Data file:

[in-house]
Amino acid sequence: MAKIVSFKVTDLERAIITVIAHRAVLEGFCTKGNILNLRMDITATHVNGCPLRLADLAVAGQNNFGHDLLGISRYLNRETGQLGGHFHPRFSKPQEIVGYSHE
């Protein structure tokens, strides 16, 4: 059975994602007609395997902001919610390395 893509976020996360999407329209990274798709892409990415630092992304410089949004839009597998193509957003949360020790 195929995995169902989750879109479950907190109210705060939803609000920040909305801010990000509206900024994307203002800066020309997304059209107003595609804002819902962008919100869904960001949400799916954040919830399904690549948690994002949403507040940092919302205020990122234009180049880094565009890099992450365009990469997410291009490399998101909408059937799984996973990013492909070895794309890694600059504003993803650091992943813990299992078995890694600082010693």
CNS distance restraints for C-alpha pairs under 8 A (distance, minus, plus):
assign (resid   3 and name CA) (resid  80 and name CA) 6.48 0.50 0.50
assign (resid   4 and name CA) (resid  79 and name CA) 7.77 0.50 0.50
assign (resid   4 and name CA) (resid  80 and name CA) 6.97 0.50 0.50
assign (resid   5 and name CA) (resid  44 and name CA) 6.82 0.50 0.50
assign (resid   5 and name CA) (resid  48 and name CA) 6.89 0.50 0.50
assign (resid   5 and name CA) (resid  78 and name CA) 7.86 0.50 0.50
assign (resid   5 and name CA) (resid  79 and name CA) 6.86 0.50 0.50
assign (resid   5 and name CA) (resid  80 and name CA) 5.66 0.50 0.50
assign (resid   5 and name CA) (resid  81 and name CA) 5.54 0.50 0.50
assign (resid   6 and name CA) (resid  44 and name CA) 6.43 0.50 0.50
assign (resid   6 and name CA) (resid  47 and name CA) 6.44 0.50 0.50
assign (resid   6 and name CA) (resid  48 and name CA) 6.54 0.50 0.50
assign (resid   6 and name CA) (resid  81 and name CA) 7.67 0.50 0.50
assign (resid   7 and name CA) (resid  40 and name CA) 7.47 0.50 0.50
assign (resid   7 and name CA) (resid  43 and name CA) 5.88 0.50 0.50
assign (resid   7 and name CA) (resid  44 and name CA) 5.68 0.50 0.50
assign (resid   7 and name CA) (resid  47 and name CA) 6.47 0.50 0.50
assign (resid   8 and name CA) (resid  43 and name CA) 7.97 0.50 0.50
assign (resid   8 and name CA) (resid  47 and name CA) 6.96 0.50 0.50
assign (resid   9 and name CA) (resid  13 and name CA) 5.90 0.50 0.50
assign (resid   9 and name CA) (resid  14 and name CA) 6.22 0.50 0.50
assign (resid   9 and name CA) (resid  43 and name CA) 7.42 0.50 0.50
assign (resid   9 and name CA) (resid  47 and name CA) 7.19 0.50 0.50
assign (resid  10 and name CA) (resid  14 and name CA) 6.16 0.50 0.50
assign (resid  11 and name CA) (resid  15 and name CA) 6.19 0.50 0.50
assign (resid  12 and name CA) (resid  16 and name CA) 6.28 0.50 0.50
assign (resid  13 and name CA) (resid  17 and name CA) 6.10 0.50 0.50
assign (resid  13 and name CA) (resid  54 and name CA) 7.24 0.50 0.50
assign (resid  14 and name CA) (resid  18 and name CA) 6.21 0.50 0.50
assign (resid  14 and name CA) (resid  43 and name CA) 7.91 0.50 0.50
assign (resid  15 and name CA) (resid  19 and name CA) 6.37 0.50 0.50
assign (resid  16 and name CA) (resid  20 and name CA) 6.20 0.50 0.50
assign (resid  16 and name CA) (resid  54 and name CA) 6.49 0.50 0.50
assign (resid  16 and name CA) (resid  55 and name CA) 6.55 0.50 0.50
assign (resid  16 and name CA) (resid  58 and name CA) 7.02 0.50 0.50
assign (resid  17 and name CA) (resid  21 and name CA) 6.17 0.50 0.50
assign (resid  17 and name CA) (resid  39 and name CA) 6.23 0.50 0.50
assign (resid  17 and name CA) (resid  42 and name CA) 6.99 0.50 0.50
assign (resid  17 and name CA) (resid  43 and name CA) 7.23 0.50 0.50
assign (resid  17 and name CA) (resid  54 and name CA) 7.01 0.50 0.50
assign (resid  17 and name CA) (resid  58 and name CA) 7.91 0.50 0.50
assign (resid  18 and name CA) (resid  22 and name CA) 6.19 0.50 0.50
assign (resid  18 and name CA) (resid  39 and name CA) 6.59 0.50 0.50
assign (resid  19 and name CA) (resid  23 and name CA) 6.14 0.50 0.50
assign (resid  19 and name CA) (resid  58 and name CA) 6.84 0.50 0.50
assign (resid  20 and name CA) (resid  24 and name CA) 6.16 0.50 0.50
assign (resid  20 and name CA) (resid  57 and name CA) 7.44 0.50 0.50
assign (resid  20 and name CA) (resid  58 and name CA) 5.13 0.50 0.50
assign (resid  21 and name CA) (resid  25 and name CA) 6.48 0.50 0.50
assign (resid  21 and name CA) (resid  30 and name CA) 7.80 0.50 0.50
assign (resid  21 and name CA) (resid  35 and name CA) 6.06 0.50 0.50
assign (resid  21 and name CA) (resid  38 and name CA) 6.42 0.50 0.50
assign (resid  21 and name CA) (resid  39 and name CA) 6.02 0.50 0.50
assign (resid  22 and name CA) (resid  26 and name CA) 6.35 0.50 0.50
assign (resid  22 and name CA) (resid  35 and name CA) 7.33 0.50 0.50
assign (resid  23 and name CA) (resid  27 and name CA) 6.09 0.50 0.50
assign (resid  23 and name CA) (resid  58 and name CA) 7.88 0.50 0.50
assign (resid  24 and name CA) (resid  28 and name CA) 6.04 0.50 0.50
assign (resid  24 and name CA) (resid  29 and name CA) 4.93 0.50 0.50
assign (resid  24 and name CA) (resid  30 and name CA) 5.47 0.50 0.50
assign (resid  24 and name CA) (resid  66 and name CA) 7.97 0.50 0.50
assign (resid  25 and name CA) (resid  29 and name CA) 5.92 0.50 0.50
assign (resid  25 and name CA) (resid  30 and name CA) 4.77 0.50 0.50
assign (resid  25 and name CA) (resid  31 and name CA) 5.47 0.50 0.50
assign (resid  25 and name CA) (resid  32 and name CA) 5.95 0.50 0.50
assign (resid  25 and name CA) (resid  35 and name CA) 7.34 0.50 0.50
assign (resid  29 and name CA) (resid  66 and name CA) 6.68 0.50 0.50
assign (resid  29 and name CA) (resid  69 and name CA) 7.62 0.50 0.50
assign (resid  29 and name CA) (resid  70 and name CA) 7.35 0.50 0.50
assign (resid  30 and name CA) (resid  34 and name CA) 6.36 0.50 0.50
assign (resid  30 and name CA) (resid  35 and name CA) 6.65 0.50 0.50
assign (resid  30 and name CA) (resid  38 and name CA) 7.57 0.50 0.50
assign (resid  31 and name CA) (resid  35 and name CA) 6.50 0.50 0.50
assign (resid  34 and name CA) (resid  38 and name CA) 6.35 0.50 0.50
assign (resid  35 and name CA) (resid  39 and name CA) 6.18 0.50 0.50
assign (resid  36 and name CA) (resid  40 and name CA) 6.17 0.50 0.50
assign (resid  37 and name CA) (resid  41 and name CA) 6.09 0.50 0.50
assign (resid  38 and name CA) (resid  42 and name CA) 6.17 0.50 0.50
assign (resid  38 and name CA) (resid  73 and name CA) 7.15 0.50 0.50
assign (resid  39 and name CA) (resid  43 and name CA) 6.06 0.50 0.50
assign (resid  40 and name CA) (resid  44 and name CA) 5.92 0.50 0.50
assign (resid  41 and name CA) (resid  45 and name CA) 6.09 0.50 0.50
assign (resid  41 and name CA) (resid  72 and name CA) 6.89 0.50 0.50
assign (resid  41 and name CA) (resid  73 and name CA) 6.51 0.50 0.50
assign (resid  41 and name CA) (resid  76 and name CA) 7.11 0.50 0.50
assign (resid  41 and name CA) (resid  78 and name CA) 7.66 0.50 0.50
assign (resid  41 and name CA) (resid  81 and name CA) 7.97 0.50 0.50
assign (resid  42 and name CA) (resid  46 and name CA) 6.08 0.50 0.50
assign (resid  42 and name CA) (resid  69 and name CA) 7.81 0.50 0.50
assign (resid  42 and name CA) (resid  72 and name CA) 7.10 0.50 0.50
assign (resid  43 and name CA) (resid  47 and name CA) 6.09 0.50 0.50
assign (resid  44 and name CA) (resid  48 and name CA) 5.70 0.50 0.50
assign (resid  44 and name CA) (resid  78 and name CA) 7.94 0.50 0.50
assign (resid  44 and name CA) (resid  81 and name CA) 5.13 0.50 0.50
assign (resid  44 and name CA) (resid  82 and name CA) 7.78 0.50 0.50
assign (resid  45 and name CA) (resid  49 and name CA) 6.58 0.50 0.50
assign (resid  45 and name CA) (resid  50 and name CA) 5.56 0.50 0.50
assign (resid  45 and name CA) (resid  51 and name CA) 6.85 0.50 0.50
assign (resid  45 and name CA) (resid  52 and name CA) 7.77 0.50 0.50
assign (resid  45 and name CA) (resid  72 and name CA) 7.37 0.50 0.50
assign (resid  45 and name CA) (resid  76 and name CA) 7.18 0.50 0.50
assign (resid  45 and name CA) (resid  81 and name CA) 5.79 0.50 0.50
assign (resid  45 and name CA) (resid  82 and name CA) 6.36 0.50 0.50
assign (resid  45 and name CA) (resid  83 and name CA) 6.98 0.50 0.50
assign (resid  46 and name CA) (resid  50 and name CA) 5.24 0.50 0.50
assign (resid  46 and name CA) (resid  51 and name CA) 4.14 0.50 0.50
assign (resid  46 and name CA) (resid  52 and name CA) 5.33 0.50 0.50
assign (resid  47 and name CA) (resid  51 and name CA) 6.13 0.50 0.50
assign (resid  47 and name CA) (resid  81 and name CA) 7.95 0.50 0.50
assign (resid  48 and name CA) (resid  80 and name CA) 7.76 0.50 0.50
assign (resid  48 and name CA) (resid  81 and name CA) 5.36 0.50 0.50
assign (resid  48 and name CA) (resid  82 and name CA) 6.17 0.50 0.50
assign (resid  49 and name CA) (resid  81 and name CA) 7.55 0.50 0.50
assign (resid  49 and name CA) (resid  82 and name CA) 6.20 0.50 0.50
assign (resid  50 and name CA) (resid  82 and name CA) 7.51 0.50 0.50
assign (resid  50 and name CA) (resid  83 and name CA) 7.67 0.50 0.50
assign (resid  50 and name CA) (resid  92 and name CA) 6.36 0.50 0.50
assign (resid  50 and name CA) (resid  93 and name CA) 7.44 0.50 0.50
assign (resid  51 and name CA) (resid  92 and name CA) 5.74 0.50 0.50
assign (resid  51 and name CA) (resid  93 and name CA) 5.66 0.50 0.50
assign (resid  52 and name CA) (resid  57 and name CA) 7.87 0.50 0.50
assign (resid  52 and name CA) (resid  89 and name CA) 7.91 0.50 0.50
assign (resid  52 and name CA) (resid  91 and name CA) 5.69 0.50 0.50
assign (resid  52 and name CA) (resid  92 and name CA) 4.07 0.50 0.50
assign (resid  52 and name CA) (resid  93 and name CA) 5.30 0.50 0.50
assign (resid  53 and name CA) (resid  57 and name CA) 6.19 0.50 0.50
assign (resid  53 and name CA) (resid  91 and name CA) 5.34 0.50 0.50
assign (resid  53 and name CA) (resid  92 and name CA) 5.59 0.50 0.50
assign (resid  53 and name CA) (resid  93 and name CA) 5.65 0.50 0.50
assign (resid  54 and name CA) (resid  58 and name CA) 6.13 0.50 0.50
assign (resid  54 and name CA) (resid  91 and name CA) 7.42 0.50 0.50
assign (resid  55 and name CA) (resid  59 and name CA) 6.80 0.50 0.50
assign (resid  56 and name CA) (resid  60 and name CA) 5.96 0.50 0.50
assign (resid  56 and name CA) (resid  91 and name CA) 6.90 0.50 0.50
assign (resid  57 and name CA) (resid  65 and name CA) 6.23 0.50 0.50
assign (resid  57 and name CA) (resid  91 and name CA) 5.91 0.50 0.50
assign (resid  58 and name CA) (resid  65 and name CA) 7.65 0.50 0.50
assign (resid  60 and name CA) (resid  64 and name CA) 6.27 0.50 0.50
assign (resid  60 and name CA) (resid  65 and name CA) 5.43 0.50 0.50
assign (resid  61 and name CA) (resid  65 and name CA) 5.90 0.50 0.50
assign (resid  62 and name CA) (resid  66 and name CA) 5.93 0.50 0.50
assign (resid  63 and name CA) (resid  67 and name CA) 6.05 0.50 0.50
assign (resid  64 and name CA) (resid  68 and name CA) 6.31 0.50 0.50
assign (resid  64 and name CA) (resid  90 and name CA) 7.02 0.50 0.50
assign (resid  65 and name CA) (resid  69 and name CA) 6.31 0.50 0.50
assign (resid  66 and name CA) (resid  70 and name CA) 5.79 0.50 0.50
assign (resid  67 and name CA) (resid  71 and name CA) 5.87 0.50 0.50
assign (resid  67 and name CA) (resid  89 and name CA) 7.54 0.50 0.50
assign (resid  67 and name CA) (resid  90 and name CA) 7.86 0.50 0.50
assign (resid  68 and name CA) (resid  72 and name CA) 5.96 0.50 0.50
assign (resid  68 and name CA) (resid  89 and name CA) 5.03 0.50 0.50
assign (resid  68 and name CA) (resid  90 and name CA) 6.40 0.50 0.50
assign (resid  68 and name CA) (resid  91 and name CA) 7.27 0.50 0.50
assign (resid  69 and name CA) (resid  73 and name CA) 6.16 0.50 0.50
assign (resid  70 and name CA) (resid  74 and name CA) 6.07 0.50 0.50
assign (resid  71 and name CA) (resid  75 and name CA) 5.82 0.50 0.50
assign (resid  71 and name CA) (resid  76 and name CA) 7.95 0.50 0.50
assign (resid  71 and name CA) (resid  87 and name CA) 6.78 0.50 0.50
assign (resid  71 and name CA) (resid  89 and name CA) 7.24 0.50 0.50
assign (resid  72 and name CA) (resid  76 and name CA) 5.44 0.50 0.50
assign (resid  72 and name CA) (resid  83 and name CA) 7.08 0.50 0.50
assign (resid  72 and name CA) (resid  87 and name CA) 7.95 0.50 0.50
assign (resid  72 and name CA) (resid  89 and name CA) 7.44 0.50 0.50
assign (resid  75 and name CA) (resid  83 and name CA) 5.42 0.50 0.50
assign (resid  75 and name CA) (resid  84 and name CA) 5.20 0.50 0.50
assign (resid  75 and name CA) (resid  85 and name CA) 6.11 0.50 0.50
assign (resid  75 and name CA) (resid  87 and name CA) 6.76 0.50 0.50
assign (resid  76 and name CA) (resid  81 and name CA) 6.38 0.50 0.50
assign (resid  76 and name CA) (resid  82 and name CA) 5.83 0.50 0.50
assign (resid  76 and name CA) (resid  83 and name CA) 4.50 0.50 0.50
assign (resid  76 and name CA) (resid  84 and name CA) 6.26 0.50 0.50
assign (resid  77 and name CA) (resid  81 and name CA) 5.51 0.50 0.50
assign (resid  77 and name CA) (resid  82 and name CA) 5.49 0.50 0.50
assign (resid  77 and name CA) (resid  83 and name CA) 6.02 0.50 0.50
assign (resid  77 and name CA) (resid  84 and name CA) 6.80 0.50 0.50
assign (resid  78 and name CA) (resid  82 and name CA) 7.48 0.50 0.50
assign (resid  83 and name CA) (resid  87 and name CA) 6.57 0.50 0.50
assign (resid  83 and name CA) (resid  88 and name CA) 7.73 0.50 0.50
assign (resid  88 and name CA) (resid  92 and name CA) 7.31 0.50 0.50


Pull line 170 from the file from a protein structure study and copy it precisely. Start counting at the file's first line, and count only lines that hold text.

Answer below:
assign (resid  75 and name CA) (resid  85 and name CA) 6.11 0.50 0.50